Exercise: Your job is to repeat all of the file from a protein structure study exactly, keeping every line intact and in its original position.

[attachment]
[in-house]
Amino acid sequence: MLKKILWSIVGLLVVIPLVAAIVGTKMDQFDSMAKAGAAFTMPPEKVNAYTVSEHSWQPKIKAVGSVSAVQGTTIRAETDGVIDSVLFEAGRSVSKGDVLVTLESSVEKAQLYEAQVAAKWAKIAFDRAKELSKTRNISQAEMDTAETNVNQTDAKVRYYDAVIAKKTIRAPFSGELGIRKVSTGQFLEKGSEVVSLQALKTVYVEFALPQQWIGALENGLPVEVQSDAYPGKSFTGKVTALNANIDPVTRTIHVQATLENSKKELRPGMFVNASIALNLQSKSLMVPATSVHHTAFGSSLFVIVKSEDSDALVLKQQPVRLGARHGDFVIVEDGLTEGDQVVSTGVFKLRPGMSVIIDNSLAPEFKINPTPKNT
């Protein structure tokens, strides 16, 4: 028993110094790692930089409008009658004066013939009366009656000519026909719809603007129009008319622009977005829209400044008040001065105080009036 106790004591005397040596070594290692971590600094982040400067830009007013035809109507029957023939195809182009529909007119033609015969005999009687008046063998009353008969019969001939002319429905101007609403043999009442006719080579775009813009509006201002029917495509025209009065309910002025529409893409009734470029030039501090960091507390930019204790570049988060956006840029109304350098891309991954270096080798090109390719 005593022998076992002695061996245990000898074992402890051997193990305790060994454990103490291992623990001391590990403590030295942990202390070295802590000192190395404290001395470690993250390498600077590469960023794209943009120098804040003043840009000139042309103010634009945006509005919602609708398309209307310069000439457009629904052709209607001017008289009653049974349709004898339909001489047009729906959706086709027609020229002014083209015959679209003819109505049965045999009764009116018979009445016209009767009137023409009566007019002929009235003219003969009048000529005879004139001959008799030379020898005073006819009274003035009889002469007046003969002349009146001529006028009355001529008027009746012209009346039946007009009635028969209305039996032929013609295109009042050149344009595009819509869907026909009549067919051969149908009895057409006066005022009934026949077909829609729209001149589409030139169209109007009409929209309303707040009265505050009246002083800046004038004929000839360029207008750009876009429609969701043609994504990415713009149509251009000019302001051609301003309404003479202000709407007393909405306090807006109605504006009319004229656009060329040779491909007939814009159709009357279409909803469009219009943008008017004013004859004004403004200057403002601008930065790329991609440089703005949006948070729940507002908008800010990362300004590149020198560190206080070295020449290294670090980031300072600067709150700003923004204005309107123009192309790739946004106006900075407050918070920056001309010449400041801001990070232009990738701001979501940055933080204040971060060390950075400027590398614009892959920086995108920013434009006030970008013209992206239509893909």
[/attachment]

[in-house]
Amino acid sequence: MLKKILWSIVGLLVVIPLVAAIVGTKMDQFDSMAKAGAAFTMPPEKVNAYTVSEHSWQPKIKAVGSVSAVQGTTIRAETDGVIDSVLFEAGRSVSKGDVLVTLESSVEKAQLYEAQVAAKWAKIAFDRAKELSKTRNISQAEMDTAETNVNQTDAKVRYYDAVIAKKTIRAPFSGELGIRKVSTGQFLEKGSEVVSLQALKTVYVEFALPQQWIGALENGLPVEVQSDAYPGKSFTGKVTALNANIDPVTRTIHVQATLENSKKELRPGMFVNASIALNLQSKSLMVPATSVHHTAFGSSLFVIVKSEDSDALVLKQQPVRLGARHGDFVIVEDGLTEGDQVVSTGVFKLRPGMSVIIDNSLAPEFKINPTPKNT
């Protein structure tokens, strides 16, 4: 028993110094790692930089409008009658004066013939009366009656000519026909719809603007129009008319622009977005829209400044008040001065105080009036 106790004591005397040596070594290692971590600094982040400067830009007013035809109507029957023939195809182009529909007119033609015969005999009687008046063998009353008969019969001939002319429905101007609403043999009442006719080579775009813009509006201002029917495509025209009065309910002025529409893409009734470029030039501090960091507390930019204790570049988060956006840029109304350098891309991954270096080798090109390719 005593022998076992002695061996245990000898074992402890051997193990305790060994454990103490291992623990001391590990403590030295942990202390070295802590000192190395404290001395470690993250390498600077590469960023794209943009120098804040003043840009000139042309103010634009945006509005919602609708398309209307310069000439457009629904052709209607001017008289009653049974349709004898339909001489047009729906959706086709027609020229002014083209015959679209003819109505049965045999009764009116018979009445016209009767009137023409009566007019002929009235003219003969009048000529005879004139001959008799030379020898005073006819009274003035009889002469007046003969002349009146001529006028009355001529008027009746012209009346039946007009009635028969209305039996032929013609295109009042050149344009595009819509869907026909009549067919051969149908009895057409006066005022009934026949077909829609729209001149589409030139169209109007009409929209309303707040009265505050009246002083800046004038004929000839360029207008750009876009429609969701043609994504990415713009149509251009000019302001051609301003309404003479202000709407007393909405306090807006109605504006009319004229656009060329040779491909007939814009159709009357279409909803469009219009943008008017004013004859004004403004200057403002601008930065790329991609440089703005949006948070729940507002908008800010990362300004590149020198560190206080070295020449290294670090980031300072600067709150700003923004204005309107123009192309790739946004106006900075407050918070920056001309010449400041801001990070232009990738701001979501940055933080204040971060060390950075400027590398614009892959920086995108920013434009006030970008013209992206239509893909």